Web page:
Advertising is no longer the sole domain of beer among alcohol marketers.(Read about beer marketing and differentiation here)

Then there’s Miller and Coors. Below we’ll look at the major brands and these two are certainly aiming for Budweiser by joining forces in the US market as MillerCoors. (SABMiller of London owns Miller and Molson owns Coors.)

Still, if a new trend will emerge, it’s that Budweiser will remain the King of Beers.(Read about the important market research that predicts behaviors)


No beer rebranding market study can ignore Budweiser. The purchase of Budweiser by ABInBev is cause for alarm.

Beer rebranding market study

So much of what Budweiser means to consumers is about being a hard-core American.

Budweiser’s imagery often reflects that. Coors Light will no doubt say it made strides through its “Cold Counts” campaign.

But, we believe the introduction of ABInBev to the U.S. made Bud’s brand loyalty a little weaker for a time.

Bud has heritage

Beer rebranding market studyYears ago, and occasionally still, Budweiser was in full-on “dumb guy” mode with its advertising. It created spots around dofus twentysomethings in search of a great beer, often to comical effect.

That ploy was already getting old by 2008 because the competition went about copying it.

Bud Light hasn’t changed that approach all that much. But it – as we’ll see later – it just means all similar ads feel like they are for Bud Light. Even if Bud Light’s ad in January 2017 just about buds.


Like many companies, ABInBev has its share of wins and losses. But one of its most successful is Stella Artois, which has grown 12.5% in sales in 2016 to become one of the most perfect brands in the business

ABInbev beer rebranding market studyLet’s list the reasons for Stella’s brand strength. It has an identifiable brand equity marker in the shape of the glass.

Some of the most effective billboards have shown just the Stella beer in the Stella glass. Say nothing more.

Stella becomes meaningful to those who believe in drinking the right beer correctly. Most importantly, they believe in that the idea of taking care is important. (In effect, it’s saying that other beers are not important and careless. Like fast food.)

A brand face is the description that the audience sees themselves as being—when they use the brand, is special and discerning.

Why Stella is different than Budweiser

Stella beer rebranding market studyWithin a company as large as ABInBev, with operations in more than 30 countries, the same folks guiding the Stella brand are not the same ones guiding Budweiser.

But there was an interesting take during a Super Bowl when Budweiser focused on heritage.

It hit the ABInBev dilemma (both the positive and the negative) head on.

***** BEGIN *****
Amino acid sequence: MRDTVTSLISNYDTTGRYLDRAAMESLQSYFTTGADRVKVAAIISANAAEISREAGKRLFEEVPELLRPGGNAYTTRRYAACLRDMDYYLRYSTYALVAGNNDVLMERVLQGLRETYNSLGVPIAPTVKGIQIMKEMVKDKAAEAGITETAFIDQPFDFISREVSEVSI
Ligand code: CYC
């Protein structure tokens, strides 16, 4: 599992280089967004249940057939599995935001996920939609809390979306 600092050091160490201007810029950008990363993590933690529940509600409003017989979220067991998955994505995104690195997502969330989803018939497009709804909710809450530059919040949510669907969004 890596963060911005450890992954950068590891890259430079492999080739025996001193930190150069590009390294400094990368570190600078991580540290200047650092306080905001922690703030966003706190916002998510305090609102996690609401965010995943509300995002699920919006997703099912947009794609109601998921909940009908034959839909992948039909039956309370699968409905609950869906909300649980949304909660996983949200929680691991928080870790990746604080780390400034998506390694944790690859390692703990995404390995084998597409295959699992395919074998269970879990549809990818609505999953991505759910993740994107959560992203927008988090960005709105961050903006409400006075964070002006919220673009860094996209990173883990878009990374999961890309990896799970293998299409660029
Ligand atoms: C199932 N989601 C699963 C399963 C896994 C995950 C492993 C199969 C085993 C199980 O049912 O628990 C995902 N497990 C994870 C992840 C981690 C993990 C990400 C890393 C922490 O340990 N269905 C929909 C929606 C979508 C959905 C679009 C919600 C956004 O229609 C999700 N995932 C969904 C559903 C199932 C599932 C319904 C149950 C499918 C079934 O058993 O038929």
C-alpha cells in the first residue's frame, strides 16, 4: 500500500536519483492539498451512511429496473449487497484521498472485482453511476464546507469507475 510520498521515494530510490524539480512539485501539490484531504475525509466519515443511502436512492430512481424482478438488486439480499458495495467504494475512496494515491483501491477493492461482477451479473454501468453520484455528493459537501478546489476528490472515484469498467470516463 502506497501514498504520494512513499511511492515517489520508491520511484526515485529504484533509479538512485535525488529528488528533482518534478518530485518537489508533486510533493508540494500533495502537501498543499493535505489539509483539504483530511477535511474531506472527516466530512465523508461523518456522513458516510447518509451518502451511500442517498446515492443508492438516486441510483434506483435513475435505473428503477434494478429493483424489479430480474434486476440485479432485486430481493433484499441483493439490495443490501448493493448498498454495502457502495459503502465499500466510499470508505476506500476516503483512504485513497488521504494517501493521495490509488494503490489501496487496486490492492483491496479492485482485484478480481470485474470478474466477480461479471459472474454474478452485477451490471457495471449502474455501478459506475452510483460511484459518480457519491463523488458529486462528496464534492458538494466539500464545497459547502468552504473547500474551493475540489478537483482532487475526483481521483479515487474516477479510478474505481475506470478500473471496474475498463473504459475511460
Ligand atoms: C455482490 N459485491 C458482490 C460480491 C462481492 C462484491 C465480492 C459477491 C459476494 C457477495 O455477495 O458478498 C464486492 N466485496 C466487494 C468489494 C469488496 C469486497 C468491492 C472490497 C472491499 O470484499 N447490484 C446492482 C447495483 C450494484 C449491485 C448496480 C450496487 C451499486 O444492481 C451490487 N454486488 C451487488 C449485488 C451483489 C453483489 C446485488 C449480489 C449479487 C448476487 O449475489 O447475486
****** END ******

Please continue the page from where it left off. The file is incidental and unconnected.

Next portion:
Budweiser (the entire brand portfolio) is still the market leader – both in the US and globally. It can change the direction of its falling sales by tapping into what has made it one of the most powerful brands over recent decades.

Its Bud Light is still going strong and it will continue to stay on top until the competition does something different and more meaningful.

Speaking of which…

Stella has taken its place among beer royalty in the US market

Miller (or should we say Miller/Coors)

Continuing this beer rebranding market study, know this. No one has copied the Bud Light tone more than  Miller, and failed to increase its market share in the process.

A few years ago, every beer ad centered around “dumb guy.”

There were, in a way, much like anything you’d see from Bud Light. (Coors isn’t much better, but at least it has a claimed value. Whether it’s believable or truly differentiating is another question.)

Most of them center around some sort of party or bar with great-looking girls and guys willing to do anything for Brand X beer in some sort of Judd Apatow-Seth Rogan-Jackass fashion.

Bud Light has owned that position, but the major competitors just copied it, thinking, “If it works for Bud Light, it’ll work for us.”

It doesn’t work that way, however.

Copying the market leader never works

When you copy the market leader, the consumer simply defaults to the market leader.

For example, we’ve done studies in which we show a series of ads – inserting a “dumb guy” beer ad in the mix – then later ask, “Who was the beer ad for?” Invariably, the answer is Budweiser whether it was or not.

What do beer drinkers think?

Today, as a few beer brands are moving away from that thinking, Miller is now attempting something different.

Trying to build on its own equity (it thinks) be telling audiences to “Hold True.”

But do the drinkers of other beers believe Miller Lite is authentic, and therefore would switch

This is especially problematic for Miller as this approach never really worked in the first place for those other than Bud Light. Positioned as the most coveted beer – the underlying message in all of them – is not effective.

Current beer drinkers already believe their beer is good. Why else are they drinking it?

Miller, among all the major beer brands, is the most in need of a brand overhaul. (Read bout repositioning a brand here)

It obviously lacks having a unique and meaningful brand position. If it doesn’t take those important and difficult steps to relevancy, it will continue to lose market share.